Imagine jogging or riding your bike above some of the city's neighborhoods without having to stop for traffic. The long-anticipated "606" - a nearly 3-mile elevated linear park - is set to open this June. The $95 million 606 project is just about ready for its close-up.
“It's going to be the next great public space in Chicago, as well as a transportation corridor and a living work of art,” said Beth White.
White is with the Trust for the Public Land, a nonprofit that raises money to preserve and create park space. We first met her in 2011 when we ventured up onto what was then known as the "Bloomingdale Trail." At the time, it was a crumbling, overgrown abandoned railway that was a magnet for vagrants, litter, and the occasional jogger.
But the 3-mile elevated pathway has since been cleared and paved, with brand new light fixtures - and 37 refurbished or brand new bridge structures - including a striking suspension bridge over Milwaukee Avenue.
“The Milwaukee arch bridge which was erected late last year is its own kind of signature bridge. You don't see many of those around,” said Moira Coughlin, The 606 Project Manager for the Chicago Department of Transportation.
The 606 will connect four neighborhoods - starting on the east in Bucktown at Ashland and Bloomingdale, and winding up to the west in Humboldt Park where crews are building what's soon to be a space observatory.
Along the way, there will be six new parks and a handful of accessible entrance ramps.
“This used to be a viable rail freight line that’s not used for that purpose anymore. It’s now going to be an alternative transportation corridor for hundreds of cyclists, pedestrians,” said White. “It connects to three Blue Line stations, a Metra station, dozens of bus routes. And it's a great return on investment for these communities.”
The city had hoped to open the trail last fall, but Mother Nature put the brakes on it.
“The winter of 2013-14 was a very difficult winter,” said Coughlin. “It froze the earth where we could not remove it easily and it just slowed the progress immensely.”
The city says construction is expected to be completed on budget with the money coming from a mix of private sources, and federal, local, and state government resources. But there is still one hang-up -- part of The 606 may fall victim to statewide budget cuts. Gov. Bruce Rauner has canceled nearly $3 million in state grants to help complete the project as he attempts to rein in state spending.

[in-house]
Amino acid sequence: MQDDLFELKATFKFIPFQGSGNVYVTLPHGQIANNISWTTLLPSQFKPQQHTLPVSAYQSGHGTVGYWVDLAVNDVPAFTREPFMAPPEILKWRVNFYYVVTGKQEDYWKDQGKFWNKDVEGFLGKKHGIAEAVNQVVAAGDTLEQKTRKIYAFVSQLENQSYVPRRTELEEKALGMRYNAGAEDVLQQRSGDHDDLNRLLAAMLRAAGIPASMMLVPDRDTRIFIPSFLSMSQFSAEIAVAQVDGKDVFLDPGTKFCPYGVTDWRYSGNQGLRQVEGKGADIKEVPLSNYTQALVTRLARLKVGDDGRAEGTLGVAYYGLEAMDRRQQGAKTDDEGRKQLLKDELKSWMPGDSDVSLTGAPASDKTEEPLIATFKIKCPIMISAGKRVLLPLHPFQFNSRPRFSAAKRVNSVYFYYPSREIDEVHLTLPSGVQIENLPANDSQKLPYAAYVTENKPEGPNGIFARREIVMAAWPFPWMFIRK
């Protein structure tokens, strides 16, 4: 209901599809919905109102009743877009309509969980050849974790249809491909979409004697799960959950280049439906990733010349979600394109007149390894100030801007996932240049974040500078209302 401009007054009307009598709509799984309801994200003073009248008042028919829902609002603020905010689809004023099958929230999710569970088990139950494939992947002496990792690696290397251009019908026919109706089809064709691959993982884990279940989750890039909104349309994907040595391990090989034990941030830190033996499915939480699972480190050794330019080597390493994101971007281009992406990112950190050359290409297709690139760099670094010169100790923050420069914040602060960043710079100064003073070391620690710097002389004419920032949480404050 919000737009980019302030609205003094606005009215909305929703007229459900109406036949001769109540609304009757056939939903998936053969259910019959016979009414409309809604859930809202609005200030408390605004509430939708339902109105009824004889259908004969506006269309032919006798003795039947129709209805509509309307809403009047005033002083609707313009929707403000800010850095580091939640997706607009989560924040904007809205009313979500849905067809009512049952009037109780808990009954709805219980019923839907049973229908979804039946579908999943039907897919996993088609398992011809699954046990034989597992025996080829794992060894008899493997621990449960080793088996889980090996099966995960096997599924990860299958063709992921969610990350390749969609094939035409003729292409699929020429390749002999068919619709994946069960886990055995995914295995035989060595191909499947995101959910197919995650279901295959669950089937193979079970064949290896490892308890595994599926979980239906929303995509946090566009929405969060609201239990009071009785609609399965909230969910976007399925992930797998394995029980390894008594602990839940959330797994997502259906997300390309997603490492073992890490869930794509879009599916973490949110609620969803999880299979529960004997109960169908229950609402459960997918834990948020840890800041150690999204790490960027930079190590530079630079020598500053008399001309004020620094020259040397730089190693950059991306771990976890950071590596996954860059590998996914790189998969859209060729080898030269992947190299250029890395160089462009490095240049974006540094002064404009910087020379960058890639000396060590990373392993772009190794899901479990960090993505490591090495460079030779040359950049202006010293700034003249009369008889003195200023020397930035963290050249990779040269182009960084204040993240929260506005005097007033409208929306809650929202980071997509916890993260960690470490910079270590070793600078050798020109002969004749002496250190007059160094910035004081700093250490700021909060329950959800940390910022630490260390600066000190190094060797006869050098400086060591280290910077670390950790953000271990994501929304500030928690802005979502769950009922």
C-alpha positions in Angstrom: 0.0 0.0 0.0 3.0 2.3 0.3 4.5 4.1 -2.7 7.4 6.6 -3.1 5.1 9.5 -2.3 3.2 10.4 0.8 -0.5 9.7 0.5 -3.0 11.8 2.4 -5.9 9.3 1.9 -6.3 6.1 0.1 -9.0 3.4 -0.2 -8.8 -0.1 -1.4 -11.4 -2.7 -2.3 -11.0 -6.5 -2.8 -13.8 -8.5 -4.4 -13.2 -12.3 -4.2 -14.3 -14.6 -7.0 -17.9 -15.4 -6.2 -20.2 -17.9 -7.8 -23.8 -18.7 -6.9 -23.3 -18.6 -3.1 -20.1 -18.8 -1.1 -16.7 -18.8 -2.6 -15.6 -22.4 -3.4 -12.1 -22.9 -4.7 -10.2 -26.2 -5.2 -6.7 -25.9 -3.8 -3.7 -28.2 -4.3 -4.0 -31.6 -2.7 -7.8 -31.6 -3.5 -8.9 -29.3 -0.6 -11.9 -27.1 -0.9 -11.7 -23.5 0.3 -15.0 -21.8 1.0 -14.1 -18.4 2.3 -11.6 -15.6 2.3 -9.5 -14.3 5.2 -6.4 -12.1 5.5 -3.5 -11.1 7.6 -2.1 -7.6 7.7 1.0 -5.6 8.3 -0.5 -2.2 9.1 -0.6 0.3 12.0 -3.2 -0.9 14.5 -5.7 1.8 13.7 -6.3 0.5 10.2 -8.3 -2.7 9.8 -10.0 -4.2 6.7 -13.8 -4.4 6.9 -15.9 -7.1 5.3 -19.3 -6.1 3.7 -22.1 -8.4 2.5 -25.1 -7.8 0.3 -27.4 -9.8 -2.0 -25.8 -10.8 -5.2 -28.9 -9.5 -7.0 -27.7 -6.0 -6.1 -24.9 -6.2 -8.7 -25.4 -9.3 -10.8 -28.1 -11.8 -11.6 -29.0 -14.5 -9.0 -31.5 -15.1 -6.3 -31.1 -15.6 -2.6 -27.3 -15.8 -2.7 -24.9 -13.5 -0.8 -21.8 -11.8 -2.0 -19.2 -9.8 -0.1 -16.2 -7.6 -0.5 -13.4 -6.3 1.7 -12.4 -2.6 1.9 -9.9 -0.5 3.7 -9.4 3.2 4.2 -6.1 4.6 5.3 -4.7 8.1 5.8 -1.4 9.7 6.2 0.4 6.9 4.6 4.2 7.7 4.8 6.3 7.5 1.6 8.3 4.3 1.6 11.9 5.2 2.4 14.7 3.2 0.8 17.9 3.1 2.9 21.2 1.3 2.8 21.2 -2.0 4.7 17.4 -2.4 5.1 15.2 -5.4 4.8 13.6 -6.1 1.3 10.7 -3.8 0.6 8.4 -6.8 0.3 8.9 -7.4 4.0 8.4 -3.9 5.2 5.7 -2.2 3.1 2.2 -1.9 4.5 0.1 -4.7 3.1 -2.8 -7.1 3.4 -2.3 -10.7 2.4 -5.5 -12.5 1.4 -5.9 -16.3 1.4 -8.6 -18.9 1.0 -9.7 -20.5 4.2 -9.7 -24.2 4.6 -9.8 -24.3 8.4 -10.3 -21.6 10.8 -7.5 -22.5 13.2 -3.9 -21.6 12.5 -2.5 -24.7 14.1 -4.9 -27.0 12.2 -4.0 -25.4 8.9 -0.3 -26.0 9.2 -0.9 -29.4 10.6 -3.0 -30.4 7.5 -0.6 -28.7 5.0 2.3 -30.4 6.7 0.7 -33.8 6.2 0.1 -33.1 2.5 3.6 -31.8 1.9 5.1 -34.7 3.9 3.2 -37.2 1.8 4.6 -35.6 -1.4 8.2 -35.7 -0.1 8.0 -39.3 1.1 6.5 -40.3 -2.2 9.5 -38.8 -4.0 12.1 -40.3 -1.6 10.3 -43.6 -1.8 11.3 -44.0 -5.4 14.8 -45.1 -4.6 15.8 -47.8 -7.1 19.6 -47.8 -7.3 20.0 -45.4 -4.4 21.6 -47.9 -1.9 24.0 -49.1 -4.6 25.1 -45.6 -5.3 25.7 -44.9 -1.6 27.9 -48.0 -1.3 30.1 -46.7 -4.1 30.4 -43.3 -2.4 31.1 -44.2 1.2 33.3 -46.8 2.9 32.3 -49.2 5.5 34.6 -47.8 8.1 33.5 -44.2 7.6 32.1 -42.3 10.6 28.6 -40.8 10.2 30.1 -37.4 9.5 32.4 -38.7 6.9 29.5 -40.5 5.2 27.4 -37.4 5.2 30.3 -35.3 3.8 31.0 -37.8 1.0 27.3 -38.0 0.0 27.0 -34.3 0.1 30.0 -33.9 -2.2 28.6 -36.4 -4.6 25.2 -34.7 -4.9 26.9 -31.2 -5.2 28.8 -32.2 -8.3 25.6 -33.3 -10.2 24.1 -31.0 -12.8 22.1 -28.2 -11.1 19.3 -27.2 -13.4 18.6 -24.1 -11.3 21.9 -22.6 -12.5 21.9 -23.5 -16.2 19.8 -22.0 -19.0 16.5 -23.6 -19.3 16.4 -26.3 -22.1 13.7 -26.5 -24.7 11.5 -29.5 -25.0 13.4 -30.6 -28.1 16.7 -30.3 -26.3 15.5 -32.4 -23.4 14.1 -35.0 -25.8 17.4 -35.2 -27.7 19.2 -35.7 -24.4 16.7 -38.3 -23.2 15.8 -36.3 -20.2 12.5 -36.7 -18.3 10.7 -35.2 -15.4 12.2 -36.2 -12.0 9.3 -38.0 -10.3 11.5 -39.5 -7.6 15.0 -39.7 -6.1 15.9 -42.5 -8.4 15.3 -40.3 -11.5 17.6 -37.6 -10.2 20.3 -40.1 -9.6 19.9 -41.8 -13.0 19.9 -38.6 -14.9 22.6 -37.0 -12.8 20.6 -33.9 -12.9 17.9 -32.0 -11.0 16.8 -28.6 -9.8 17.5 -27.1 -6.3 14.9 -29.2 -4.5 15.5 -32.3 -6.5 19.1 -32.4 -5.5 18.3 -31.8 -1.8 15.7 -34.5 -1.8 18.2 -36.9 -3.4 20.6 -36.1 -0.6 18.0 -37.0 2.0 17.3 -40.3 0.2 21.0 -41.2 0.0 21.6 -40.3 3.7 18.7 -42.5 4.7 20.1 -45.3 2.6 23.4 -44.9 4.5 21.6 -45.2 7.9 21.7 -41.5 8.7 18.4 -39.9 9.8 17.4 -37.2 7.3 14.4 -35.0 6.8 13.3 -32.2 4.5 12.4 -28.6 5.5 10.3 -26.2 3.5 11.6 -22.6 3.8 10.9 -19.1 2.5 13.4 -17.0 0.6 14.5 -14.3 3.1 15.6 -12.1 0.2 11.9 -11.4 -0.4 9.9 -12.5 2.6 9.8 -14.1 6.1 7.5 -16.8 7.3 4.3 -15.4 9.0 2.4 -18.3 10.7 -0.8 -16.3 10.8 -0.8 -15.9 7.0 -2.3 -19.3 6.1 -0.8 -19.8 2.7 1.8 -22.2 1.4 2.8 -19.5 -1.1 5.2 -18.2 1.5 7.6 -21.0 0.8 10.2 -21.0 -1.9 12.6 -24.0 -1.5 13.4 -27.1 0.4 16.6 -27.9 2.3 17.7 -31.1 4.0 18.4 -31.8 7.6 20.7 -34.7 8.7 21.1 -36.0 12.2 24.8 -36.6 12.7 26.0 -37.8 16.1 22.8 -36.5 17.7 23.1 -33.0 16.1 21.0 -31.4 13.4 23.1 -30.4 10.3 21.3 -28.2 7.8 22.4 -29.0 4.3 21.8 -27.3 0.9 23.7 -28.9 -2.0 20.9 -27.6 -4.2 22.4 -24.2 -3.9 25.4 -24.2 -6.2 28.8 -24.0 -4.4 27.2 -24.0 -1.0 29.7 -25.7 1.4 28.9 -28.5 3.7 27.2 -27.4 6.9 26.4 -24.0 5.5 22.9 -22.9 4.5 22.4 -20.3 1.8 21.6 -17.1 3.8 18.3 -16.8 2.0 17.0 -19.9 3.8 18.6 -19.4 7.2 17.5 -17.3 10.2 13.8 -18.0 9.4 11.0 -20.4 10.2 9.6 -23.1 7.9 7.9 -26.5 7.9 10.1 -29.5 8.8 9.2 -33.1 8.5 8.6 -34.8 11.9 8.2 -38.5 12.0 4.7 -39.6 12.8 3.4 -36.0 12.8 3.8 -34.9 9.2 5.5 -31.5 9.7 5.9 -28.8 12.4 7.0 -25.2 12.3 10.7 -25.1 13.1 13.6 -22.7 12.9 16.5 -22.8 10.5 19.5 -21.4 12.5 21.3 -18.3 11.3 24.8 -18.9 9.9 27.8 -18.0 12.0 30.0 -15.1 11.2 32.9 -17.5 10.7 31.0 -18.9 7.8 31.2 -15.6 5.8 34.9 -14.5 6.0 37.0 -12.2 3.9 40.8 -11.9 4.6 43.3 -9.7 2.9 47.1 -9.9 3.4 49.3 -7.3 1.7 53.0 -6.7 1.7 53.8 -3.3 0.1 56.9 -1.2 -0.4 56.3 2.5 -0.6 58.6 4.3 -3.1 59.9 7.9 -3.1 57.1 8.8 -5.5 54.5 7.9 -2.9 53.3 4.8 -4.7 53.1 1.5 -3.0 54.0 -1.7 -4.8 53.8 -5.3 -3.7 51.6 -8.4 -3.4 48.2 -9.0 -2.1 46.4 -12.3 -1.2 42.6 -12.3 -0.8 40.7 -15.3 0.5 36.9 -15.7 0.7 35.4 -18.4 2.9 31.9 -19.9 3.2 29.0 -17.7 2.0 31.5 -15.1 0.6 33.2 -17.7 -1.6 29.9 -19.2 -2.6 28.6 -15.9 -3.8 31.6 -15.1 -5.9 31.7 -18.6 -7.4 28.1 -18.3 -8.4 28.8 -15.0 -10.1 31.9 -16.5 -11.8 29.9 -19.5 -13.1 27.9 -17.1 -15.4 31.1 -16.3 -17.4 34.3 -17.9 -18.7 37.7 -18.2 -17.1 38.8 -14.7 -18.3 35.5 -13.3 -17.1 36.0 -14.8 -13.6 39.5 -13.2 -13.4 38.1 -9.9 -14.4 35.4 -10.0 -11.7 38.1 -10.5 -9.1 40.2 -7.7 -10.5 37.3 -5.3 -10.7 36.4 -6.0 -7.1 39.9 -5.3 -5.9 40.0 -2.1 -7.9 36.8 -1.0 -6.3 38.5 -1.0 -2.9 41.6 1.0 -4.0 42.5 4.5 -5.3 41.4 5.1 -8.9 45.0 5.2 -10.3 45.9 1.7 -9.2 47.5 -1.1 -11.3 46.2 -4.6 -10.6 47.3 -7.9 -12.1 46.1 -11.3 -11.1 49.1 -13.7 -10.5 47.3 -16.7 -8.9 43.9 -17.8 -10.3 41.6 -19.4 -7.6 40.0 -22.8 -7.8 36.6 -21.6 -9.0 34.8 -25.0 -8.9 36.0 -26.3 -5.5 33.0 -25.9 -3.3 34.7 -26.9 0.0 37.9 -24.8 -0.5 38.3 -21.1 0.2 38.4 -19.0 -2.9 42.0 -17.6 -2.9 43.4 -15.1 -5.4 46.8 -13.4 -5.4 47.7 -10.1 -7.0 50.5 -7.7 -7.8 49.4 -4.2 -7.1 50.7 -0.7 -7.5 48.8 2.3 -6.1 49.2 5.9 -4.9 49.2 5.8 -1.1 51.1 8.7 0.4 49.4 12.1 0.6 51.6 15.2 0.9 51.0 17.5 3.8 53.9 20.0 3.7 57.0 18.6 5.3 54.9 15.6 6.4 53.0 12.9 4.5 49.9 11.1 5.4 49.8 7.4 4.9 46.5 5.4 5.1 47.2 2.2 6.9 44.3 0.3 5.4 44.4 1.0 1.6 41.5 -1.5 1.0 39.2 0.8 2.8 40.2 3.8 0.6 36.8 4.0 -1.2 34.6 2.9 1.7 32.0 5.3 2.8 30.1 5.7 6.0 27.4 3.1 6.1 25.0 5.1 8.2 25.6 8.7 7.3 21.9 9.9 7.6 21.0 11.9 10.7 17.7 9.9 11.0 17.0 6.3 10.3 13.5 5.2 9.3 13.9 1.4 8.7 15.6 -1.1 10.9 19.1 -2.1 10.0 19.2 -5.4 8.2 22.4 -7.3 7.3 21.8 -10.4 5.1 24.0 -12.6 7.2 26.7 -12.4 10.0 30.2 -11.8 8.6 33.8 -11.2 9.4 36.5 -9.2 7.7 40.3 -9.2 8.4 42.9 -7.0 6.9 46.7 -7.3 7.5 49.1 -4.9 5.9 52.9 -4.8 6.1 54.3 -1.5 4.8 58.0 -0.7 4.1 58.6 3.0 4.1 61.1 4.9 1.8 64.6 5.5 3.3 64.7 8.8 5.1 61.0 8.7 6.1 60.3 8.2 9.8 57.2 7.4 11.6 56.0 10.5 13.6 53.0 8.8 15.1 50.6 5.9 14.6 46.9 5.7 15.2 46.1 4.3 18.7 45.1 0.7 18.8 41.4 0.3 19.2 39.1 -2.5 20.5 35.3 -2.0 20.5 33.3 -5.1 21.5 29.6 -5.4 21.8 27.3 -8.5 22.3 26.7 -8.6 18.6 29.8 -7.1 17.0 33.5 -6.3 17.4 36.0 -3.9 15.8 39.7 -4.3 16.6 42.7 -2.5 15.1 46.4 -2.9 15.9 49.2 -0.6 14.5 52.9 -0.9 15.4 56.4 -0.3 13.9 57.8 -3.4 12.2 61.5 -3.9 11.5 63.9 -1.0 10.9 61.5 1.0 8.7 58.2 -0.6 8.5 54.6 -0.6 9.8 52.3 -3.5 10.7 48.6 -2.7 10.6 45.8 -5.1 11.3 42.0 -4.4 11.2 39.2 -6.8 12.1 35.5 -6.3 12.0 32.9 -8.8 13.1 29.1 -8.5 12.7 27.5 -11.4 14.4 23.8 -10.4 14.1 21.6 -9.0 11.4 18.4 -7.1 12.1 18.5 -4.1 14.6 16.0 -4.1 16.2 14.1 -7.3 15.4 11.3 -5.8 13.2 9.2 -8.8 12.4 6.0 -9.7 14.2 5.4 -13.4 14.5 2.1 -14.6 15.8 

The cuts would stall construction on two of the six parks along the trail. But 606 supporters say they will lobby the governor to change his mind.
“Work is underway, commitments have been made, and they also create jobs,” said White. “Parks are really critical to the health of these communities alongside good schools, good transportation, jobs.”
And The 606 is already proving to be an economic boon for the surrounding communities - with property values and new construction going up - and a proposal for a massive multi-story mixed use development that connects to the trail where an Aldi Store currently stands on Milwaukee Avenue.
But, Beth White says the benefits go far beyond economic.
“You’re investing in neighborhoods, you’re providing parks. But it’s also something that brings people together. The social cohesion that's provided by parks -- it's one of the few places where you can come across people from all walks of life and work on common purpose,” she said.
And it has been thanks to various groups from different walks of life that a more than decade old vision to turn an abandoned railway into a gleaming linear skypark is now months away from becoming reality.
Chicago Tonight has learned that the city is looking into creating yet another linear elevated bike path and park out of an existing abandoned railway. This one would run through Englewood on the city's south side.